Electric Power Systems: A Conceptual Introduction
Publication date: June 2006
Digital Book format: PDF (Adobe DRM)
A clear explanation of the technology for producing and delivering electricity
Electric Power Systems explains and illustrates how the electric grid works in a clear, straightforward style that makes highly technical material accessible. It begins with a thorough discussion of the underlying physical concepts of electricity, circuits, and complex power that serves as a foundation for more advanced material. Readers are then introduced to the main components of electric power systems, including generators, motors and other appliances, and transmission and distribution equipment such as power lines, transformers, and circuit breakers. The author explains how a whole power system is managed and coordinated, analyzed mathematically, and kept stable and reliable.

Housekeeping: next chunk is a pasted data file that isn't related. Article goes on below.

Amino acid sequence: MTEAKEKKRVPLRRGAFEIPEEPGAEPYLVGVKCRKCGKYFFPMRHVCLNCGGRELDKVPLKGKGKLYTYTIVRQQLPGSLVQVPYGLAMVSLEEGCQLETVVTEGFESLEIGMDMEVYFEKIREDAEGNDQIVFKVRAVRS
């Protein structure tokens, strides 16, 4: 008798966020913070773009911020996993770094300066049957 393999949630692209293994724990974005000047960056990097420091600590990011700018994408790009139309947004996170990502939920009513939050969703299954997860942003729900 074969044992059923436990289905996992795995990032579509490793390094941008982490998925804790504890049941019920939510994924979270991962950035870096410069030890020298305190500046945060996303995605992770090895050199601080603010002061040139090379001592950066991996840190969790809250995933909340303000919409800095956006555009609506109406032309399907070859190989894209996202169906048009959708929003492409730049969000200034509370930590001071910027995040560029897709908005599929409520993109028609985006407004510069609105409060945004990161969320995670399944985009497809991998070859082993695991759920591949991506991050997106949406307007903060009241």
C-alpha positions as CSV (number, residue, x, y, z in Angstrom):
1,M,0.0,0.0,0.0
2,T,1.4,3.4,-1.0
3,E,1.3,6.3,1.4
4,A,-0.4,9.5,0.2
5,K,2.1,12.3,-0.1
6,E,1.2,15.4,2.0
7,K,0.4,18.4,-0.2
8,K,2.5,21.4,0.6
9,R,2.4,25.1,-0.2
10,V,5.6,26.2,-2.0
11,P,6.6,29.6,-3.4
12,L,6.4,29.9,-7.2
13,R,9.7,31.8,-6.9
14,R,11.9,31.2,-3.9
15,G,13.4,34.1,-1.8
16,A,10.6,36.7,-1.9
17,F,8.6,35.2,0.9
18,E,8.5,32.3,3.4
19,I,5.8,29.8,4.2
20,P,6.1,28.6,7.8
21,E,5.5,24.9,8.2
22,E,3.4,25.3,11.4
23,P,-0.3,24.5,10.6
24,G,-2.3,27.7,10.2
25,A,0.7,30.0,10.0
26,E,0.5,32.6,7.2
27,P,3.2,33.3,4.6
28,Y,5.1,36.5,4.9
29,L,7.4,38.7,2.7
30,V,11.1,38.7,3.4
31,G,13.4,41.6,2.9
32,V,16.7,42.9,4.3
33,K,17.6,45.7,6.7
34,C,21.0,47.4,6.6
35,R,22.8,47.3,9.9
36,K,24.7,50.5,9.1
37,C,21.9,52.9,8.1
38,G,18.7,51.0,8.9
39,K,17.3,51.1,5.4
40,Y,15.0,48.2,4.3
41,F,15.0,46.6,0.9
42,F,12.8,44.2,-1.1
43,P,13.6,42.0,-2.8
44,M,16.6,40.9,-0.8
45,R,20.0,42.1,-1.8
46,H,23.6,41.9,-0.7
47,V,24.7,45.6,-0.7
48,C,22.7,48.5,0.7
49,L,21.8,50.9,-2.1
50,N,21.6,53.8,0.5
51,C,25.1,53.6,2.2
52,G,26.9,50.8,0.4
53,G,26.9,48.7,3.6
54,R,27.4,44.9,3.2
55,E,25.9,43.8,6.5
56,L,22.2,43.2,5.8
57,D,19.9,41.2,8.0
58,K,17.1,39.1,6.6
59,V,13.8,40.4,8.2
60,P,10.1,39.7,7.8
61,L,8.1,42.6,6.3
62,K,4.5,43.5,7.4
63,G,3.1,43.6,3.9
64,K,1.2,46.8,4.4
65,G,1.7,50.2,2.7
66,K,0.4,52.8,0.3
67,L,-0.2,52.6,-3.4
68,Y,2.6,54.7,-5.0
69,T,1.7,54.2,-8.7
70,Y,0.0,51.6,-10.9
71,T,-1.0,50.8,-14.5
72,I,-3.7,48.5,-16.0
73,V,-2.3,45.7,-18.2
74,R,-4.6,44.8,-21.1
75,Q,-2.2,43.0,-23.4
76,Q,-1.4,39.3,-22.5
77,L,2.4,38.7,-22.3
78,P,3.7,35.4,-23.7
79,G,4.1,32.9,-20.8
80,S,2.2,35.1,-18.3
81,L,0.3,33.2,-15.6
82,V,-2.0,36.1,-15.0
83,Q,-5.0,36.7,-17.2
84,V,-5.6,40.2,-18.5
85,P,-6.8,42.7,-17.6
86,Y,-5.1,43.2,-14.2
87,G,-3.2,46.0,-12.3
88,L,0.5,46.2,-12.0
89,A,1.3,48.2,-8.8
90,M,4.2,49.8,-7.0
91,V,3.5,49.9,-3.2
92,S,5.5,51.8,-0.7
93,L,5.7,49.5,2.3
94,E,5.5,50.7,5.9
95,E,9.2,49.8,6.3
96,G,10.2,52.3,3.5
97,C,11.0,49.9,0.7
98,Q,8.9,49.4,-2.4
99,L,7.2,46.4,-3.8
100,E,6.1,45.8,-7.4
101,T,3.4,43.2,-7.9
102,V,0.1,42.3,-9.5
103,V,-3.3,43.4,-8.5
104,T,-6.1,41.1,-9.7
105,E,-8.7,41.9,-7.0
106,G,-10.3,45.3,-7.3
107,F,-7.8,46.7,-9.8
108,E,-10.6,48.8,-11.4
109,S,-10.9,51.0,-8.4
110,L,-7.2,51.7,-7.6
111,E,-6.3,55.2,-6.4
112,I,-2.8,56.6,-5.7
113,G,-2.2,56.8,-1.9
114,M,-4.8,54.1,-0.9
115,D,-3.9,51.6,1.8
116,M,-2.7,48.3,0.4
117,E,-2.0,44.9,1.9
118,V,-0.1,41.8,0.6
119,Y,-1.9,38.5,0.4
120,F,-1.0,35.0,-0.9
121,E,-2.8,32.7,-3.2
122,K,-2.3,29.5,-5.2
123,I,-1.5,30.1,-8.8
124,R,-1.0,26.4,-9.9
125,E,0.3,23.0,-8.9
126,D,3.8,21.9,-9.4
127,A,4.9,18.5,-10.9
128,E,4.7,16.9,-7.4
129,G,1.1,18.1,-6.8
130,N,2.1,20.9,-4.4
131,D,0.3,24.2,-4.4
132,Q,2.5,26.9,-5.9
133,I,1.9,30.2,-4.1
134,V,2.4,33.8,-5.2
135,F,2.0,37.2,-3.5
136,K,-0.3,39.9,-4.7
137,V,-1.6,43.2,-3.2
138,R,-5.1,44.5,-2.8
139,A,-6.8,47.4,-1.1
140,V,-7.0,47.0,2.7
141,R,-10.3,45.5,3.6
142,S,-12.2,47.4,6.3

Recognizing the economic and environmental implications of electric energy production and public concern over disruptions of service, this book exposes the challenges of producing and delivering electricity to help inform public policy decisions. Its discussions of complex concepts such as reactive power balance, load flow, and stability analysis, for example, offer deep insight into the complexity of electric grid operation and demonstrate how and why physics constrains economics and politics.
Although this survival guide includes mathematical equations and formulas, it discusses their meaning in plain English and does not assume any prior familiarity with particular notations or technical jargon. Additional features include:
* A glossary of symbols, units, abbreviations, and acronyms
* Illustrations that help readers visualize processes and better understand complex concepts
* Detailed analysis of a case study, including a Web reference to the case, enabling readers to test the consequences of manipulating various parameters
With its clear discussion of how electric grids work, Electric Power Systems is appropriate for a broad readership of professionals, undergraduate and graduate students, government agency managers, environmental advocates, and consumers.